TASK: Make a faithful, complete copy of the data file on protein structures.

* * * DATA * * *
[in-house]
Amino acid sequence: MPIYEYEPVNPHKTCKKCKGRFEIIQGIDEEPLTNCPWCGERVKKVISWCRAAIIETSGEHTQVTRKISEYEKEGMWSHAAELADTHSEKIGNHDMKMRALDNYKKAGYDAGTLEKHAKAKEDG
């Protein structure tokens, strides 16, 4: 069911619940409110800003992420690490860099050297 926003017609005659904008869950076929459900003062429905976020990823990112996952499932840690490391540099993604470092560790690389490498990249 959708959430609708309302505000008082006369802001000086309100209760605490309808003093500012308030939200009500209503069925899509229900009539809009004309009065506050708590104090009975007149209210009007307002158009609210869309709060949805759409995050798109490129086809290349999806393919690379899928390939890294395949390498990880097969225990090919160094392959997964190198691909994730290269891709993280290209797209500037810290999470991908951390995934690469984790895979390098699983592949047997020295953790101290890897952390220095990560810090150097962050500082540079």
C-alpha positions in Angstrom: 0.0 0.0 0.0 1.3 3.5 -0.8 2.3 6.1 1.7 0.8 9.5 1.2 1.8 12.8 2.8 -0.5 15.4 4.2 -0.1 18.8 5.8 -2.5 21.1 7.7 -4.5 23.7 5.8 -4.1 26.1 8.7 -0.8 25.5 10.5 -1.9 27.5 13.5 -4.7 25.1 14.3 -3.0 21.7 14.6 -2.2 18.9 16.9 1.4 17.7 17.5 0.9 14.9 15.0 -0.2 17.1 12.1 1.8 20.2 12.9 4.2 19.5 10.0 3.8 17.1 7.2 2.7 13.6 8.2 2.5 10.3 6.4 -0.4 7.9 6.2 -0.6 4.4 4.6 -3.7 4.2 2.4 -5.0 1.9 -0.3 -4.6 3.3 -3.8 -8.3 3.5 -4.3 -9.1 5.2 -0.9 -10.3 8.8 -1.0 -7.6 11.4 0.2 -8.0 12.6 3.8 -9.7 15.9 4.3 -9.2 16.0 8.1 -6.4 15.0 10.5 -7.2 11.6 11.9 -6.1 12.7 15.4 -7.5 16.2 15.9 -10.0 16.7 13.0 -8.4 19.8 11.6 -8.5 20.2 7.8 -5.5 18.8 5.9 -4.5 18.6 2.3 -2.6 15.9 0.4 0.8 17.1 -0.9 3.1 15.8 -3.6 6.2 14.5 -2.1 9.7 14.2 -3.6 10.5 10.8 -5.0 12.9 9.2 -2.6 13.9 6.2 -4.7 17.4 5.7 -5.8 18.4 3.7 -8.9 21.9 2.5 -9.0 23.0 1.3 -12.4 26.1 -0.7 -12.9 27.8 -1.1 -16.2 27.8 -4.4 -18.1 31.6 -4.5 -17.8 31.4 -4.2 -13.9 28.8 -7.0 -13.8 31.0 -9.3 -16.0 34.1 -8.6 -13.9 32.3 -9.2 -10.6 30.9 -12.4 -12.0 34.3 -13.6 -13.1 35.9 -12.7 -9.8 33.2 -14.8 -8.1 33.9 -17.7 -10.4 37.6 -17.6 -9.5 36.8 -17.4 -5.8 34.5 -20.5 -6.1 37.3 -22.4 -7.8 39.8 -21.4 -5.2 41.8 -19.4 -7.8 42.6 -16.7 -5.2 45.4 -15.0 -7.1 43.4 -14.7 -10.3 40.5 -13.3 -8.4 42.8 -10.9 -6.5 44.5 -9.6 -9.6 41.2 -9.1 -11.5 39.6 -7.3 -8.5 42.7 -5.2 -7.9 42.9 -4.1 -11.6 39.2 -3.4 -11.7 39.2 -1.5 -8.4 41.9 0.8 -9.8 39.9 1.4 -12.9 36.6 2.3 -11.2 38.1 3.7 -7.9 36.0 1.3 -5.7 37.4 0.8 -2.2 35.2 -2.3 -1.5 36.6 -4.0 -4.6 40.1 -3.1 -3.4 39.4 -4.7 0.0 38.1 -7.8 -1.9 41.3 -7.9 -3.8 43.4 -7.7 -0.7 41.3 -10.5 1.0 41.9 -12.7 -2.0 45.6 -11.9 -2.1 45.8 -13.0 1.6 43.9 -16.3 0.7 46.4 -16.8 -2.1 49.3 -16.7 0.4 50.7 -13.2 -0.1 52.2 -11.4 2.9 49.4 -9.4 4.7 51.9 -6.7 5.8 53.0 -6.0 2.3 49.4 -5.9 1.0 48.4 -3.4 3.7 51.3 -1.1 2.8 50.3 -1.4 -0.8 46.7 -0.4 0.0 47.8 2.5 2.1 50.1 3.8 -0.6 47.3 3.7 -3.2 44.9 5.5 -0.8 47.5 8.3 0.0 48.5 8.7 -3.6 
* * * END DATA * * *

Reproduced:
[in-house]
Amino acid sequence: MPIYEYEPVNPHKTCKKCKGRFEIIQGIDEEPLTNCPWCGERVKKVISWCRAAIIETSGEHTQVTRKISEYEKEGMWSHAAELADTHSEKIGNHDMKMRALDNYKKAGYDAGTLEKHAKAKEDG
């Protein structure tokens, strides 16, 4: 069911619940409110800003992420690490860099050297 926003017609005659904008869950076929459900003062429905976020990823990112996952499932840690490391540099993604470092560790690389490498990249 959708959430609708309302505000008082006369802001000086309100209760605490309808003093500012308030939200009500209503069925899509229900009539809009004309009065506050708590104090009975007149209210009007307002158009609210869309709060949805759409995050798109490129086809290349999806393919690379899928390939890294395949390498990880097969225990090919160094392959997964190198691909994730290269891709993280290209797209500037810290999470991908951390995934690469984790895979390098699983592949047997020295953790101290890897952390220095990560810090150097962050500082540079």
C-alpha positions in Angstrom: 0.0 0.0 0.0 1.3 3.5 -0.8 2.3 6.1 1.7 0.8 9.5 1.2 1.8 12.8 2.8 -0.5 15.4 4.2 -0.1 18.8 5.8 -2.5 21.1 7.7 -4.5 23.7 5.8 -4.1 26.1 8.7 -0.8 25.5 10.5 -1.9 27.5 13.5 -4.7 25.1 14.3 -3.0 21.7 14.6 -2.2 18.9 16.9 1.4 17.7 17.5 0.9 14.9 15.0 -0.2 17.1 12.1 1.8 20.2 12.9 4.2 19.5 10.0 3.8 17.1 7.2 2.7 13.6 8.2 2.5 10.3 6.4 -0.4 7.9 6.2 -0.6 4.4 4.6 -3.7 4.2 2.4 -5.0 1.9 -0.3 -4.6 3.3 -3.8 -8.3 3.5 -4.3 -9.1 5.2 -0.9 -10.3 8.8 -1.0 -7.6 11.4 0.2 -8.0 12.6 3.8 -9.7 15.9 4.3 -9.2 16.0 8.1 -6.4 15.0 10.5 -7.2 11.6 11.9 -6.1 12.7 15.4 -7.5 16.2 15.9 -10.0 16.7 13.0 -8.4 19.8 11.6 -8.5 20.2 7.8 -5.5 18.8 5.9 -4.5 18.6 2.3 -2.6 15.9 0.4 0.8 17.1 -0.9 3.1 15.8 -3.6 6.2 14.5 -2.1 9.7 14.2 -3.6 10.5 10.8 -5.0 12.9 9.2 -2.6 13.9 6.2 -4.7 17.4 5.7 -5.8 18.4 3.7 -8.9 21.9 2.5 -9.0 23.0 1.3 -12.4 26.1 -0.7 -12.9 27.8 -1.1 -16.2 27.8 -4.4 -18.1 31.6 -4.5 -17.8 31.4 -4.2 -13.9 28.8 -7.0 -13.8 31.0 -9.3 -16.0 34.1 -8.6 -13.9 32.3 -9.2 -10.6 30.9 -12.4 -12.0 34.3 -13.6 -13.1 35.9 -12.7 -9.8 33.2 -14.8 -8.1 33.9 -17.7 -10.4 37.6 -17.6 -9.5 36.8 -17.4 -5.8 34.5 -20.5 -6.1 37.3 -22.4 -7.8 39.8 -21.4 -5.2 41.8 -19.4 -7.8 42.6 -16.7 -5.2 45.4 -15.0 -7.1 43.4 -14.7 -10.3 40.5 -13.3 -8.4 42.8 -10.9 -6.5 44.5 -9.6 -9.6 41.2 -9.1 -11.5 39.6 -7.3 -8.5 42.7 -5.2 -7.9 42.9 -4.1 -11.6 39.2 -3.4 -11.7 39.2 -1.5 -8.4 41.9 0.8 -9.8 39.9 1.4 -12.9 36.6 2.3 -11.2 38.1 3.7 -7.9 36.0 1.3 -5.7 37.4 0.8 -2.2 35.2 -2.3 -1.5 36.6 -4.0 -4.6 40.1 -3.1 -3.4 39.4 -4.7 0.0 38.1 -7.8 -1.9 41.3 -7.9 -3.8 43.4 -7.7 -0.7 41.3 -10.5 1.0 41.9 -12.7 -2.0 45.6 -11.9 -2.1 45.8 -13.0 1.6 43.9 -16.3 0.7 46.4 -16.8 -2.1 49.3 -16.7 0.4 50.7 -13.2 -0.1 52.2 -11.4 2.9 49.4 -9.4 4.7 51.9 -6.7 5.8 53.0 -6.0 2.3 49.4 -5.9 1.0 48.4 -3.4 3.7 51.3 -1.1 2.8 50.3 -1.4 -0.8 46.7 -0.4 0.0 47.8 2.5 2.1 50.1 3.8 -0.6 47.3 3.7 -3.2 44.9 5.5 -0.8 47.5 8.3 0.0 48.5 8.7 -3.6 